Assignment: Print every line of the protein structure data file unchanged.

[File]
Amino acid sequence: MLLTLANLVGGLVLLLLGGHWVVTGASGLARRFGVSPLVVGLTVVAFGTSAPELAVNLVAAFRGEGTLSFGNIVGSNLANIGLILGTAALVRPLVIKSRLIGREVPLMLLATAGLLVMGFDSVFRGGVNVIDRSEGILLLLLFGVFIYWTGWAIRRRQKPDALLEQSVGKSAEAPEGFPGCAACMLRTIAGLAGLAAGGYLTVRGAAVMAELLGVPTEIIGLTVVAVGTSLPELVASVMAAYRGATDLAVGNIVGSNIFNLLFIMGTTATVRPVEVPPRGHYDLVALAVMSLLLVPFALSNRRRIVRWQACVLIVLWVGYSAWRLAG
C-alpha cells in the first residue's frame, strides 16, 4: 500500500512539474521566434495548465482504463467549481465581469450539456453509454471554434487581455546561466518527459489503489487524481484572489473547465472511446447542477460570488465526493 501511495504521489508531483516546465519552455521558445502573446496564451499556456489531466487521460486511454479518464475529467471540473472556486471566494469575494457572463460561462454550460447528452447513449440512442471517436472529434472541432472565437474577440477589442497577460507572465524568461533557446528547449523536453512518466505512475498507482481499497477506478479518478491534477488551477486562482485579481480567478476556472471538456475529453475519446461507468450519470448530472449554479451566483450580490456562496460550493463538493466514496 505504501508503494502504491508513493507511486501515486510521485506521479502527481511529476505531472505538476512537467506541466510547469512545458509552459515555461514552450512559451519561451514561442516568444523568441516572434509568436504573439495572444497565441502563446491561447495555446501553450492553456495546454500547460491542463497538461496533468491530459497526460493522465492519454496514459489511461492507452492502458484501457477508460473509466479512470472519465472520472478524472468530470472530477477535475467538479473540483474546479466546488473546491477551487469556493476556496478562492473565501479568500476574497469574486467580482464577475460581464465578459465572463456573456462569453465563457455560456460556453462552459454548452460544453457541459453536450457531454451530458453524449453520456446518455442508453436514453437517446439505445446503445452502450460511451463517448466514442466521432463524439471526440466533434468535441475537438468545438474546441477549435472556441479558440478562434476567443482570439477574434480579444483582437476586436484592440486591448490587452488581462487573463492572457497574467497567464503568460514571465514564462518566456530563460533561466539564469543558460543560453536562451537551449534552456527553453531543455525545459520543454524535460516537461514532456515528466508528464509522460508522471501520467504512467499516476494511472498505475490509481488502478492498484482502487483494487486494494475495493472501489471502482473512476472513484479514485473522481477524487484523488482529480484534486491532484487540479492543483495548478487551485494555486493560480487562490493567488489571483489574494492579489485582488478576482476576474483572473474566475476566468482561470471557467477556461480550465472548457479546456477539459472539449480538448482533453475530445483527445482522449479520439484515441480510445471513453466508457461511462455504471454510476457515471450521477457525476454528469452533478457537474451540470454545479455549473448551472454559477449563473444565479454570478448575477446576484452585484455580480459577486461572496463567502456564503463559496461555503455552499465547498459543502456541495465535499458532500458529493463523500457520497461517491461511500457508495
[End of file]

Amino acid sequence: MLLTLANLVGGLVLLLLGGHWVVTGASGLARRFGVSPLVVGLTVVAFGTSAPELAVNLVAAFRGEGTLSFGNIVGSNLANIGLILGTAALVRPLVIKSRLIGREVPLMLLATAGLLVMGFDSVFRGGVNVIDRSEGILLLLLFGVFIYWTGWAIRRRQKPDALLEQSVGKSAEAPEGFPGCAACMLRTIAGLAGLAAGGYLTVRGAAVMAELLGVPTEIIGLTVVAVGTSLPELVASVMAAYRGATDLAVGNIVGSNIFNLLFIMGTTATVRPVEVPPRGHYDLVALAVMSLLLVPFALSNRRRIVRWQACVLIVLWVGYSAWRLAG
C-alpha cells in the first residue's frame, strides 16, 4: 500500500512539474521566434495548465482504463467549481465581469450539456453509454471554434487581455546561466518527459489503489487524481484572489473547465472511446447542477460570488465526493 501511495504521489508531483516546465519552455521558445502573446496564451499556456489531466487521460486511454479518464475529467471540473472556486471566494469575494457572463460561462454550460447528452447513449440512442471517436472529434472541432472565437474577440477589442497577460507572465524568461533557446528547449523536453512518466505512475498507482481499497477506478479518478491534477488551477486562482485579481480567478476556472471538456475529453475519446461507468450519470448530472449554479451566483450580490456562496460550493463538493466514496 505504501508503494502504491508513493507511486501515486510521485506521479502527481511529476505531472505538476512537467506541466510547469512545458509552459515555461514552450512559451519561451514561442516568444523568441516572434509568436504573439495572444497565441502563446491561447495555446501553450492553456495546454500547460491542463497538461496533468491530459497526460493522465492519454496514459489511461492507452492502458484501457477508460473509466479512470472519465472520472478524472468530470472530477477535475467538479473540483474546479466546488473546491477551487469556493476556496478562492473565501479568500476574497469574486467580482464577475460581464465578459465572463456573456462569453465563457455560456460556453462552459454548452460544453457541459453536450457531454451530458453524449453520456446518455442508453436514453437517446439505445446503445452502450460511451463517448466514442466521432463524439471526440466533434468535441475537438468545438474546441477549435472556441479558440478562434476567443482570439477574434480579444483582437476586436484592440486591448490587452488581462487573463492572457497574467497567464503568460514571465514564462518566456530563460533561466539564469543558460543560453536562451537551449534552456527553453531543455525545459520543454524535460516537461514532456515528466508528464509522460508522471501520467504512467499516476494511472498505475490509481488502478492498484482502487483494487486494494475495493472501489471502482473512476472513484479514485473522481477524487484523488482529480484534486491532484487540479492543483495548478487551485494555486493560480487562490493567488489571483489574494492579489485582488478576482476576474483572473474566475476566468482561470471557467477556461480550465472548457479546456477539459472539449480538448482533453475530445483527445482522449479520439484515441480510445471513453466508457461511462455504471454510476457515471450521477457525476454528469452533478457537474451540470454545479455549473448551472454559477449563473444565479454570478448575477446576484452585484455580480459577486461572496463567502456564503463559496461555503455552499465547498459543502456541495465535499458532500458529493463523500457520497461517491461511500457508495